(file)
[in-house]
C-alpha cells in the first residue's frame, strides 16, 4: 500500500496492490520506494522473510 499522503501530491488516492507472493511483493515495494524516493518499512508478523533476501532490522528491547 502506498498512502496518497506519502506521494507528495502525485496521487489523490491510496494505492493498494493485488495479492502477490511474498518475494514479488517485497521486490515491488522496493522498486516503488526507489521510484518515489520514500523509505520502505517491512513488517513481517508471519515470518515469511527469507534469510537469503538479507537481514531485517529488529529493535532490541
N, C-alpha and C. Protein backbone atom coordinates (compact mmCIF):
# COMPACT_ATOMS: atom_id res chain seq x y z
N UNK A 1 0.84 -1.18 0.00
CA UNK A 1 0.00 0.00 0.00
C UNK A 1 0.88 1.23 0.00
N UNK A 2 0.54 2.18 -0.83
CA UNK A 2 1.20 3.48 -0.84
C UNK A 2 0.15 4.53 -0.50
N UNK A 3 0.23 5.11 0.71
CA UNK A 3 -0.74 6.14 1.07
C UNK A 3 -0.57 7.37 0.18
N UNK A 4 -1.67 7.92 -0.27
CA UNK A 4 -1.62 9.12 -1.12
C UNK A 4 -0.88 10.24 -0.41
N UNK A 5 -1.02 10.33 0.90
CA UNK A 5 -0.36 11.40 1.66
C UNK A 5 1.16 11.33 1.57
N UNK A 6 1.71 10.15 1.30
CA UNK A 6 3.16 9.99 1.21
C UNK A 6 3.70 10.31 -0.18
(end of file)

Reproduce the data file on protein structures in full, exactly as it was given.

[in-house]
C-alpha cells in the first residue's frame, strides 16, 4: 500500500496492490520506494522473510 499522503501530491488516492507472493511483493515495494524516493518499512508478523533476501532490522528491547 502506498498512502496518497506519502506521494507528495502525485496521487489523490491510496494505492493498494493485488495479492502477490511474498518475494514479488517485497521486490515491488522496493522498486516503488526507489521510484518515489520514500523509505520502505517491512513488517513481517508471519515470518515469511527469507534469510537469503538479507537481514531485517529488529529493535532490541
N, C-alpha and C. Protein backbone atom coordinates (compact mmCIF):
# COMPACT_ATOMS: atom_id res chain seq x y z
N UNK A 1 0.84 -1.18 0.00
CA UNK A 1 0.00 0.00 0.00
C UNK A 1 0.88 1.23 0.00
N UNK A 2 0.54 2.18 -0.83
CA UNK A 2 1.20 3.48 -0.84
C UNK A 2 0.15 4.53 -0.50
N UNK A 3 0.23 5.11 0.71
CA UNK A 3 -0.74 6.14 1.07
C UNK A 3 -0.57 7.37 0.18
N UNK A 4 -1.67 7.92 -0.27
CA UNK A 4 -1.62 9.12 -1.12
C UNK A 4 -0.88 10.24 -0.41
N UNK A 5 -1.02 10.33 0.90
CA UNK A 5 -0.36 11.40 1.66
C UNK A 5 1.16 11.33 1.57
N UNK A 6 1.71 10.15 1.30
CA UNK A 6 3.16 9.99 1.21
C UNK A 6 3.70 10.31 -0.18